Most of us struggle with relationships. We did. For many years we could not understand that despite our money, power, and success, people did not respect us. The desire to be somebody and to prove a point to the world started with the following incident in high school.
We put our hands up to be the Master of Ceremonies for a school concert. After introducing a couple of plays, a handful of kids started ridiculing, deriding and jeering us. This caught on like a wildfire and spread through that theatre like a pack of dominos. Imagine that; sixteen years old and standing in front of almost two thousand kids throwing popcorn at you. But we didn’t panic; within milliseconds, we made a decisive decision to throw it back at a couple of rowdy no-goods by announcing to our admirers that we could not “hear” them. They bought our bluff and started jeering even louder. We challenged them to continue until their pallets ran dry, stopping when they could go no more.
The alternative was to sob off the stage that would have given those few fools that started the whole episode a deep sense of satisfaction. Alternatively, we could have ignored their boos and simply introduced the next play, though this would have meant that they would have booed us at any and every opportunity up till the end of the concert.
But that episode left us with scars. We detested those kids and hated what transpired. We made a vow to be respected and to be held in high regard, no matter what. But the more we tried, the more elusive rank, regard, and honor became for us. It made no sense to us. Power, status and eminence became more elusory as the years went by.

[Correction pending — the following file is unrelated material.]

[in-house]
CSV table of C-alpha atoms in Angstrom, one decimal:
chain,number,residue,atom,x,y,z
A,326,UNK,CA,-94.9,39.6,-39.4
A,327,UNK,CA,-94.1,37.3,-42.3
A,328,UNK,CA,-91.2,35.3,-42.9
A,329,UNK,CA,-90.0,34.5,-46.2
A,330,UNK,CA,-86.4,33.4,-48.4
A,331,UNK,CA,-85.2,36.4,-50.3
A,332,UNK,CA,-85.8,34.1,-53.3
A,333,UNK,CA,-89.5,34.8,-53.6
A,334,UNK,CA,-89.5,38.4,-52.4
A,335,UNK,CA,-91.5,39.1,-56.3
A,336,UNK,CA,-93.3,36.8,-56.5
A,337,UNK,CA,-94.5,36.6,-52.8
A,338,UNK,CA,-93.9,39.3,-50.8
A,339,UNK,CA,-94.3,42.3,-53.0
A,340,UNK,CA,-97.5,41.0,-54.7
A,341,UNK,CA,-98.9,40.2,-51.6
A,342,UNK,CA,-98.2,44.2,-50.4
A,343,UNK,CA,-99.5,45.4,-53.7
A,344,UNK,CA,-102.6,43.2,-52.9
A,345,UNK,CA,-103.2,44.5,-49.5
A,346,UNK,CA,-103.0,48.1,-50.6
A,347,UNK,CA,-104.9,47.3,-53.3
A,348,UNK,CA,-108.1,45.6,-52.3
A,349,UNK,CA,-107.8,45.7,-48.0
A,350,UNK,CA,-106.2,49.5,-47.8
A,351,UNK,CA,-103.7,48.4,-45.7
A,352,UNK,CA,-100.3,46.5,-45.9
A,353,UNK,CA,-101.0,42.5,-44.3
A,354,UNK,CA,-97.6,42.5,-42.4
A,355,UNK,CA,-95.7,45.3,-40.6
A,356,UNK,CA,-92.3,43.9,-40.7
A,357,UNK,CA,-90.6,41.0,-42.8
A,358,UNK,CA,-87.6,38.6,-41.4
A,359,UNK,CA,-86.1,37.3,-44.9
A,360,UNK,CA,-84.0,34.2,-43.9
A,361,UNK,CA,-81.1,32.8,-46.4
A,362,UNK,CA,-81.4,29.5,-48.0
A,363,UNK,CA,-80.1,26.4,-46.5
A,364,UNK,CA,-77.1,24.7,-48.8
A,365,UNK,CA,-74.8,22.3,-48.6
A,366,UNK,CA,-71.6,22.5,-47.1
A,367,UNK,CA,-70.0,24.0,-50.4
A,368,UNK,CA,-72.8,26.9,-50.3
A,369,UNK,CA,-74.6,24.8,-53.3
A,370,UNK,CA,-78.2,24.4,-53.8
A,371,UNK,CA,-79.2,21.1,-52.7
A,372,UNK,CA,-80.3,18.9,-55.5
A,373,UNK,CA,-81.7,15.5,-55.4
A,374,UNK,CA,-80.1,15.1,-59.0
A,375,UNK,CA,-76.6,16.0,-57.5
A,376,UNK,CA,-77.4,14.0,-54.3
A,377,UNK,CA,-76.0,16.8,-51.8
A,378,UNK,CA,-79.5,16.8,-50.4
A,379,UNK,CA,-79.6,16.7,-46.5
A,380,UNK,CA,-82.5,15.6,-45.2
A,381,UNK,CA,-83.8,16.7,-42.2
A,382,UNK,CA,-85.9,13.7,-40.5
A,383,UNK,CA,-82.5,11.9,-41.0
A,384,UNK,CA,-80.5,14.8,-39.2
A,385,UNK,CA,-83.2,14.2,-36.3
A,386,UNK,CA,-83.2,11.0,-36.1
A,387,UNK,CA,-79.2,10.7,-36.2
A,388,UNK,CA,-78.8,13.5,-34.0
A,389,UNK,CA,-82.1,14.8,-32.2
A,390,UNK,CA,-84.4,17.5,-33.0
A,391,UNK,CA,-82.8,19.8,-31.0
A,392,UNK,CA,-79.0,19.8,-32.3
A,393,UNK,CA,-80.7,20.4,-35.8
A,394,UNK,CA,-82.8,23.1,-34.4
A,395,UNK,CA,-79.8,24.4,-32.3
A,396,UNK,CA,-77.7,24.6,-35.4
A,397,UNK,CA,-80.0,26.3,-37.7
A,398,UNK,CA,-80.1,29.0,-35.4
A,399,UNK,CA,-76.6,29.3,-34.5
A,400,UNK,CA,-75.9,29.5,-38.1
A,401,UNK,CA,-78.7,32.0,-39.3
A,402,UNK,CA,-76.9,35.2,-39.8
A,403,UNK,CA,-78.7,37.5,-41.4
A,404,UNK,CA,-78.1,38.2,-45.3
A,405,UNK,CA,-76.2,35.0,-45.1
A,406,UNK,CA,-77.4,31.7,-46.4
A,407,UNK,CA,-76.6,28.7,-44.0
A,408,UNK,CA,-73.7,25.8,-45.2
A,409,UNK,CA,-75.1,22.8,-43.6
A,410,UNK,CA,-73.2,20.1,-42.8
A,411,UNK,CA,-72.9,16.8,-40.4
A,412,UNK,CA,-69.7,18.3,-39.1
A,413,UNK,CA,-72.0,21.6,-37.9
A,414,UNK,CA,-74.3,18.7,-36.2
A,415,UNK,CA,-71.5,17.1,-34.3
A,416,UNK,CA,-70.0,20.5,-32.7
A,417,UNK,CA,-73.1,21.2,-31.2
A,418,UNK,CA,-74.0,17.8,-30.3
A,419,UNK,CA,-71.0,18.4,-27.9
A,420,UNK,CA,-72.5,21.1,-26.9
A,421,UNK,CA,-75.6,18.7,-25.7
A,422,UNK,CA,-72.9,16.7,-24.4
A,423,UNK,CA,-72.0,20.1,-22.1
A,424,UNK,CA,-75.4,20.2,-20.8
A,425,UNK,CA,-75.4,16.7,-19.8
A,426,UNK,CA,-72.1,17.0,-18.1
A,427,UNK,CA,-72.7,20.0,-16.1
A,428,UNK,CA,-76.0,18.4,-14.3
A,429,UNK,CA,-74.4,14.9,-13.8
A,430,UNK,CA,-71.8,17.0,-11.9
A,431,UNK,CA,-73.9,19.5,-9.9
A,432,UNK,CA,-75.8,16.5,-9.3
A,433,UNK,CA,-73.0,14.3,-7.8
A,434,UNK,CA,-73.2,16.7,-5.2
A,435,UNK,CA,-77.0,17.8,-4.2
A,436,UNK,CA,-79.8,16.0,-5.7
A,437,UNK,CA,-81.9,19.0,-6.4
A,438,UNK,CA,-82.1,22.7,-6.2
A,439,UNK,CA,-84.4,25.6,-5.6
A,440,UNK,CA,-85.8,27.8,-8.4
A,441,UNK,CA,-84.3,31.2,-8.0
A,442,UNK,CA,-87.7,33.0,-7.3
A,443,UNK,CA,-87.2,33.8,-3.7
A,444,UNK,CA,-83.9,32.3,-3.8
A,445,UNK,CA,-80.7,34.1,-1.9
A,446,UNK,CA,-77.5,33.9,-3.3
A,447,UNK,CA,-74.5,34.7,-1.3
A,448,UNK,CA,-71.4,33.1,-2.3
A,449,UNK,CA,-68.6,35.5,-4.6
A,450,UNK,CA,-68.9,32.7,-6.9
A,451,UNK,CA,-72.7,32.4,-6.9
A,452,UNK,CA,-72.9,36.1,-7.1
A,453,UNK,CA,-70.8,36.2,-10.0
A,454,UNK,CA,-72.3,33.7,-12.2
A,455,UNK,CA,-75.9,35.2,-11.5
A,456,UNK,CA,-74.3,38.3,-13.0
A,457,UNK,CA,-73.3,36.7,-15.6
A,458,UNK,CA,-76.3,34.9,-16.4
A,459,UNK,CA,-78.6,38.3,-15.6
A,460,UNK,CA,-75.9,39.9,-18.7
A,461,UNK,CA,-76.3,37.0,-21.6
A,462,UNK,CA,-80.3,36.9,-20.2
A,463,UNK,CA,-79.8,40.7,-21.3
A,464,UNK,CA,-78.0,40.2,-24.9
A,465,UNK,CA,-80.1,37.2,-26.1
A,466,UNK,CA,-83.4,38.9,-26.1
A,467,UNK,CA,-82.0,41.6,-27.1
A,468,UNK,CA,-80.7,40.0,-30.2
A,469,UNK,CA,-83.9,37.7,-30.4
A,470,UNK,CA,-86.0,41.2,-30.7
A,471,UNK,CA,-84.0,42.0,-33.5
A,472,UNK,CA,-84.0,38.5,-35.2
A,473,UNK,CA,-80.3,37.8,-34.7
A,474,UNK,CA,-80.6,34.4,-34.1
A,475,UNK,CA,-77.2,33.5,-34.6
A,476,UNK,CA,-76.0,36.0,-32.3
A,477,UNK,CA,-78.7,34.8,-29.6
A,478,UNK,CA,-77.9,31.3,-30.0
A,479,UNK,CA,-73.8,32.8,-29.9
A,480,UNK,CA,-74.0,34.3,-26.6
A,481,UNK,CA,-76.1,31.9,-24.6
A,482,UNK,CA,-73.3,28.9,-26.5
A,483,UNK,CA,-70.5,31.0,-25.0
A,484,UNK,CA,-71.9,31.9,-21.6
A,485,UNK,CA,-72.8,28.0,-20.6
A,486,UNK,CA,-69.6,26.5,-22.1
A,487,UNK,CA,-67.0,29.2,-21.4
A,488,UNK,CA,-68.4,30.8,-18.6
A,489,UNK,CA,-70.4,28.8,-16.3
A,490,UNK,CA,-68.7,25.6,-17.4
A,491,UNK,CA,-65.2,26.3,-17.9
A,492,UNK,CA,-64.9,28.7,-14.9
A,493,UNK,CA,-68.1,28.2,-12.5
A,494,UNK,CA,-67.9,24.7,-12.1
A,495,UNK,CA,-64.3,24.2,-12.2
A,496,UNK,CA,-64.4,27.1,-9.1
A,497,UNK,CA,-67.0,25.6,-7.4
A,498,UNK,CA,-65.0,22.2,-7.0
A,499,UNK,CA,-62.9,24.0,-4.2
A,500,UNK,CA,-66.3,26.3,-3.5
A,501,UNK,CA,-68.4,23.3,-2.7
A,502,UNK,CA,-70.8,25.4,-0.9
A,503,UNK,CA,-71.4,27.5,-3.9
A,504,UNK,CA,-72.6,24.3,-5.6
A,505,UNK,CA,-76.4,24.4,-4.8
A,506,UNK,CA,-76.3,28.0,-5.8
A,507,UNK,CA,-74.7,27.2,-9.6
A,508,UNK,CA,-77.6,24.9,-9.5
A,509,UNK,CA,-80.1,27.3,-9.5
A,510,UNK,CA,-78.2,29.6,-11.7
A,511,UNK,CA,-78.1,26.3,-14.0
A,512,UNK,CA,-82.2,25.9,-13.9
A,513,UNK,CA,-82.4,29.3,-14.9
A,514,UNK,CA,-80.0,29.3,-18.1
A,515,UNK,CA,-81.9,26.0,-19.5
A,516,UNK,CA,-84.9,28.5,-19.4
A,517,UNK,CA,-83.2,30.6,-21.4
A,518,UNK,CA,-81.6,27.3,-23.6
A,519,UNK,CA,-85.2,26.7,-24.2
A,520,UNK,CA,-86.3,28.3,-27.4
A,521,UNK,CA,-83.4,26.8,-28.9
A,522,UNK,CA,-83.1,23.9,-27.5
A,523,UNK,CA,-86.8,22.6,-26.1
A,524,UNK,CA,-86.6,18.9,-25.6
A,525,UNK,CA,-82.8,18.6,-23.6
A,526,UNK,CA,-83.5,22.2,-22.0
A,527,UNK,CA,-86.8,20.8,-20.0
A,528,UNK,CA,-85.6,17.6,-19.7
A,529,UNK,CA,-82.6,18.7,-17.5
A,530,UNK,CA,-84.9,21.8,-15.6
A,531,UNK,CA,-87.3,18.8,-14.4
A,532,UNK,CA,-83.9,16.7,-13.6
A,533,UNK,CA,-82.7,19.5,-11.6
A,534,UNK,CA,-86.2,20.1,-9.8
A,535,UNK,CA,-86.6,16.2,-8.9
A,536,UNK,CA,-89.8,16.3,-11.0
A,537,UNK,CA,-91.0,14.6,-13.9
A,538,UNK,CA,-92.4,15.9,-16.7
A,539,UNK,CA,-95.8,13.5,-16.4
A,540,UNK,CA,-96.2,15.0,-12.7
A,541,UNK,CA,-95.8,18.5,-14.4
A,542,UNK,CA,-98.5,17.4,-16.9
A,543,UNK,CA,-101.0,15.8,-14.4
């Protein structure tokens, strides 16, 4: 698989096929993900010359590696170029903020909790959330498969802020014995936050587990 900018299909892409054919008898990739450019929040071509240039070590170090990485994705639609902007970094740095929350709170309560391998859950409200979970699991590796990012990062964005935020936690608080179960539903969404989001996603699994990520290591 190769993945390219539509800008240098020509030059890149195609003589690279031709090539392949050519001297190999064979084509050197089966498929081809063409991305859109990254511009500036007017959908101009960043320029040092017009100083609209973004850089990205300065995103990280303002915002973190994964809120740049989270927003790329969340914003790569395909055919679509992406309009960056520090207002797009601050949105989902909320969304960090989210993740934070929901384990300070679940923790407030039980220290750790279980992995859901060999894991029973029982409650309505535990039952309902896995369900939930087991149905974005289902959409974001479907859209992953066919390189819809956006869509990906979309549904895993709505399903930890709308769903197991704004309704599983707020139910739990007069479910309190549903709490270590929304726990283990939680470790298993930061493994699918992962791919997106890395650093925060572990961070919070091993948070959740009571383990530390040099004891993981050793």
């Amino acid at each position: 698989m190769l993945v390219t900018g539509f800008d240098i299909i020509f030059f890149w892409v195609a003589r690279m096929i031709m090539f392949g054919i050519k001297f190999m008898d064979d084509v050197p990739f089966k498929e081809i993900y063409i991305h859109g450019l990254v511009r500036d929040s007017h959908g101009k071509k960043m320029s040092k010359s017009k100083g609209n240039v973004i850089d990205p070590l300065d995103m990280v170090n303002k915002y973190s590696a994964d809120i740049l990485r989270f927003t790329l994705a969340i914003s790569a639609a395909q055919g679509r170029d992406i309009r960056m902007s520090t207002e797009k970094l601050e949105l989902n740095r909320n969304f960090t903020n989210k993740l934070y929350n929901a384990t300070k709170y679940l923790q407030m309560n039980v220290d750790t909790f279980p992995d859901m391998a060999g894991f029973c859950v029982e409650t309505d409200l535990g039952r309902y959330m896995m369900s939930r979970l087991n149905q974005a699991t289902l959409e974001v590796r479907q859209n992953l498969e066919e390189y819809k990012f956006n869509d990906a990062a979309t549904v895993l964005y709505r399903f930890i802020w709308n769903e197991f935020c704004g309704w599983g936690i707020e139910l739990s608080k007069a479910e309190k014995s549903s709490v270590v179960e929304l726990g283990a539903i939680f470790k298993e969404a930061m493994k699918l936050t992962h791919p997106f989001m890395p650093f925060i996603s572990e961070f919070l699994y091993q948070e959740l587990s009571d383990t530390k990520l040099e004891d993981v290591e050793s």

Then one day we just stopped chasing wanting to be regarded as somebody by others. We got off our ego trip. It didn’t matter anymore about whether we were seen flying in economy class or business class on an aircraft. It made no difference whether we flew on a low-cost airline or a full-service airline, whether our credit card was a standard-issue card, an Infinite card or a Centurion card. We stopped trying to be all things to all people.
In the mean-time and without realizing it, we were pursuing experiences that would make us replete in gratification, enjoyment, and contentment. Like going on family walks, and while sampling rose bushes circumscribed in lush, manicured and pedicured gardens, scented their magnetic fragrances while bees pollinated them. We admired the moon, searched for the stars and played in the rain. Instead of being obsessed with owning things, we shifted our goal to experiencing things. In the process, we did not realize that we had connected to The CEO of the Universe. That in acknowledging his grandeur, grandiosity, and generosity, we became His friend.
This metamorphosis became apparent to us when we were evaluated on a periodic mid-year performance review at work. A 360 questionnaire to rate our interaction with Colleagues was disseminated to interviewees who were asked to rate us on various indices on a scale-out of five. The Business wanted to grow key individuals by soliciting impartial feedback, so they deliberately handed out the questionnaires to Colleagues that were perceived as not particularly fond of each other. The intent was not to drown us but to grow us.